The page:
Monday, March 24, will be the last day of business in Tampa for the Palm Restaurant at 205 WestShore Plaza. Twenty-eight locations remain open all over the country, including one in London and two in Mexico. About 40 people are out of jobs — 13 servers, seven service assistants, five managers, an executive chef, a sous chef, line cooks and dishwashers.
The first Palm was opened in New York City by Pio Bozzi and John Ganzi in 1926. As natives of Parma, Italy, the duo wanted to honor their hometown by naming their restaurant after the city; however, the New York City clerk issued a license for “The Palm” at the business registration office, misunderstanding the men's heavy Italian accents.
Steaks and sketches were both adopted traditions that make the Palm stand out amongst other restaurants. The caricature tradition began when, instead of singing for their supper, artists paid their tab by painting an original portrait on the wall. The idea spread, and colorful caricatures can be found at every Palm restaurant.
Steaks weren’t a part of the original Palm menu, either. During the Palm’s early years, when a steak was ordered, Ganzi would have to run to a nearby butcher shop, buy a steak and then cook it to order. They were later added to the menu due to the increasing frequency of requests.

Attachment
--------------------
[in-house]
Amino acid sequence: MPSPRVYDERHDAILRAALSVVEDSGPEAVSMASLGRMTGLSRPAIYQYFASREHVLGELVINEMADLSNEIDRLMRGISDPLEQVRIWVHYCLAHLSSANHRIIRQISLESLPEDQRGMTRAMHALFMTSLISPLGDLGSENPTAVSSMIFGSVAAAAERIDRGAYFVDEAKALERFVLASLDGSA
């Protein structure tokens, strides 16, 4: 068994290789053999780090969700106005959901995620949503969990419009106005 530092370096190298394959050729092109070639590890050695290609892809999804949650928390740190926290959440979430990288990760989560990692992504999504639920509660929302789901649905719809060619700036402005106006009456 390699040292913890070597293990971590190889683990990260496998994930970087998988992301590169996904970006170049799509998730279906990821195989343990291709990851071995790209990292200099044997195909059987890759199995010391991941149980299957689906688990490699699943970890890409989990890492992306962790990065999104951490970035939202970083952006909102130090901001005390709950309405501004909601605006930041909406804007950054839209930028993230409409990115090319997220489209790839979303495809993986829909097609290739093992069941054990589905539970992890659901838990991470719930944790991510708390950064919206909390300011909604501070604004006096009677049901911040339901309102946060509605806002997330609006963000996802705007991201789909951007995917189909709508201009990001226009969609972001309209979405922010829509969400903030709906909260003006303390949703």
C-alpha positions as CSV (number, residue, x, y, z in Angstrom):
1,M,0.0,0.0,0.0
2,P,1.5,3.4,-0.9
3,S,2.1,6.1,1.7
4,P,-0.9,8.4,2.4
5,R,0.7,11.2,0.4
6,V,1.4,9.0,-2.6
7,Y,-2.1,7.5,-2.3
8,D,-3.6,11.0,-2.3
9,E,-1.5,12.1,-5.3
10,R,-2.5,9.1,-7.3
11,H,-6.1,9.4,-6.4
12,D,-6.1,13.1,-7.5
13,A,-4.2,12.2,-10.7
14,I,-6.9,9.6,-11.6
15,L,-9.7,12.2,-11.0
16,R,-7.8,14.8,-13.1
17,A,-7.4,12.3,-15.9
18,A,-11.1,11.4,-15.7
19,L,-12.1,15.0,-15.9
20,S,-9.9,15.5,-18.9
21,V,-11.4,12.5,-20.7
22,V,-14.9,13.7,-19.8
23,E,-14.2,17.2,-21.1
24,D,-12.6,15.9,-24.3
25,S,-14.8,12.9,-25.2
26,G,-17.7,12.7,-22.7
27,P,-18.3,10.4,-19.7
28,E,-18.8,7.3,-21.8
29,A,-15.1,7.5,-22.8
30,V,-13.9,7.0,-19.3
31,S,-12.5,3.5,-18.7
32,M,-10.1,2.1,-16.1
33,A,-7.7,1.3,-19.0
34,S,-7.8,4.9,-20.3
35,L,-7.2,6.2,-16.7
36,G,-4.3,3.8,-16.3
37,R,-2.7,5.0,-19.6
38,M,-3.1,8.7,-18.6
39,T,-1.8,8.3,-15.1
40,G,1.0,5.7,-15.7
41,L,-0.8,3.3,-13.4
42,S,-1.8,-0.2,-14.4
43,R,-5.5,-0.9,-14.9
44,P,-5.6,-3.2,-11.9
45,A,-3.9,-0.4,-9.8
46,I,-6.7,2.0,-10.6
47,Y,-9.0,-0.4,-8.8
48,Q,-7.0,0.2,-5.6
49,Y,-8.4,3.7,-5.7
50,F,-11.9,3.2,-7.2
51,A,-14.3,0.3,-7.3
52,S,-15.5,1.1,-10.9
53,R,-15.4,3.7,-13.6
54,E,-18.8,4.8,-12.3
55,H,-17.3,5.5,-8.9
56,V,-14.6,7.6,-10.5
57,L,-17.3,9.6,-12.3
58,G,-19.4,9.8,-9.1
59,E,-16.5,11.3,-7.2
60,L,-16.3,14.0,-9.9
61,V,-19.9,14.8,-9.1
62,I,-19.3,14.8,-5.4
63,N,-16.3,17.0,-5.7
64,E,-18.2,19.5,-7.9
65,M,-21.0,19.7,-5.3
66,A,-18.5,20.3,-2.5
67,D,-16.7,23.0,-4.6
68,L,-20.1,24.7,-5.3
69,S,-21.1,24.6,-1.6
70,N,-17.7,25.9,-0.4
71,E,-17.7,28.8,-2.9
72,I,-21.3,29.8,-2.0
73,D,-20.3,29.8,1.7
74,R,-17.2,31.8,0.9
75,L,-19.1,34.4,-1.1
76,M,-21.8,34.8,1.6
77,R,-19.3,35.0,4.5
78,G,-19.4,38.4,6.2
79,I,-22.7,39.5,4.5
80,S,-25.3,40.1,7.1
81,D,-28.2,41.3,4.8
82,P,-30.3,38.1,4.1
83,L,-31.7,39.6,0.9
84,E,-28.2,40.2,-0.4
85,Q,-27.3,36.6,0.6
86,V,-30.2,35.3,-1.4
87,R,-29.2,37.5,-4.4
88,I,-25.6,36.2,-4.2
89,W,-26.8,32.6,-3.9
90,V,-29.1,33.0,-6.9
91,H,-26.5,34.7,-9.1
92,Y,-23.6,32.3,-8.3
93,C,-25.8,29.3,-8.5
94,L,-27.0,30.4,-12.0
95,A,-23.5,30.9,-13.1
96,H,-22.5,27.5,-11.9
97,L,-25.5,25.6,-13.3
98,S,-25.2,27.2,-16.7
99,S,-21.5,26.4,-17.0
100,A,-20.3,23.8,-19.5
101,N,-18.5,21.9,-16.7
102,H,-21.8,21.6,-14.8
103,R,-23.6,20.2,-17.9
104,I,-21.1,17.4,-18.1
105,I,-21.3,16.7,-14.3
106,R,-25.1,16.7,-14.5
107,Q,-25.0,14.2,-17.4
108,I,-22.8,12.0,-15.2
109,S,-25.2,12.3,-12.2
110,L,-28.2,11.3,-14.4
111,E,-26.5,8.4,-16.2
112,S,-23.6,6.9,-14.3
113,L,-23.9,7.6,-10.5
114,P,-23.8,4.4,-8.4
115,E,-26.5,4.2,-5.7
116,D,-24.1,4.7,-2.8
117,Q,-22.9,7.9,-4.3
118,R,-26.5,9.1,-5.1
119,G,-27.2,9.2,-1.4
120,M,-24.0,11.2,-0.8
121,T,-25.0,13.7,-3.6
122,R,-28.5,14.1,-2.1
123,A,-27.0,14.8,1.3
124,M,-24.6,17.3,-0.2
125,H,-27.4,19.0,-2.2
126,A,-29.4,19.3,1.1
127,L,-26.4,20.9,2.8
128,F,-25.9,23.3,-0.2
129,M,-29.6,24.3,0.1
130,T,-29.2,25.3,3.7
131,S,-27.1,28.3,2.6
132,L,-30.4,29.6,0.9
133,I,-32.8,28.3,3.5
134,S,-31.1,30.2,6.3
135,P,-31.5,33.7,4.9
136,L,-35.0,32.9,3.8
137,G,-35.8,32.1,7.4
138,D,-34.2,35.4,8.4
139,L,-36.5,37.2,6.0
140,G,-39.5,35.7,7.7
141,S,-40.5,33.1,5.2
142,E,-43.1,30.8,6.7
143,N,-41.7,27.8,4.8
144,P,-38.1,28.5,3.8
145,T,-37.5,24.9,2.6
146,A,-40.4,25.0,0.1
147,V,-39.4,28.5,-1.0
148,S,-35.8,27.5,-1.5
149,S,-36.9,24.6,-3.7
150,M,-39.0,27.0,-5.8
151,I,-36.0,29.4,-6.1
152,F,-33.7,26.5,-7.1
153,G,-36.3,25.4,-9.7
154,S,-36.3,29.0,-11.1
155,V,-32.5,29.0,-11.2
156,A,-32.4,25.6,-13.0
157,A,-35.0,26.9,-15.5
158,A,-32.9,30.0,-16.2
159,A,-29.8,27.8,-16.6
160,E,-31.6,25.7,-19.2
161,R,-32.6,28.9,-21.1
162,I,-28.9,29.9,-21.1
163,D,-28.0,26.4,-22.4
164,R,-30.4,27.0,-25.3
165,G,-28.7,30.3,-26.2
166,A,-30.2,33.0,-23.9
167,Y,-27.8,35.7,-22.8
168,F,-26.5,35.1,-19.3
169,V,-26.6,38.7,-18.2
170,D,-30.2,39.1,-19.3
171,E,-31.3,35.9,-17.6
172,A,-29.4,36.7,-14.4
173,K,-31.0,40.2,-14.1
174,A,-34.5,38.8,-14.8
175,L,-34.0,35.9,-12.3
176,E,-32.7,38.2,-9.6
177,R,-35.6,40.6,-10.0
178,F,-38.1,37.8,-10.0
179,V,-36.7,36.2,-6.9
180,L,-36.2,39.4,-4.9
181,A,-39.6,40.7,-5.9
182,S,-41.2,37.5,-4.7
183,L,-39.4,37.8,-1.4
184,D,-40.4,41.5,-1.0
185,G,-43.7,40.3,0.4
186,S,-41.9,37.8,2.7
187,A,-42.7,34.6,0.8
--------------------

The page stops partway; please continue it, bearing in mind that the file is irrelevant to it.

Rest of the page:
Rich and Sue Tron dined at the Palm on Wednesday for one last time. They had been in a few days before, but didn’t get to say goodbye to their favorite server and manager, who have become like family to them. Heartbroken, Sue reminisced.
“Our daughter and son-in-law’s first date was here. They also had their rehearsal dinner for their wedding here. We always came for special occasions and are sad to see it go," Sue Tron said.
The high-end steak house posted on their website, "We are truly grateful for the loyalty our customers have given us for nearly 13 years."
Word on the street is that they already have another tenant, although mall officials have yet to announce who will occupy the space.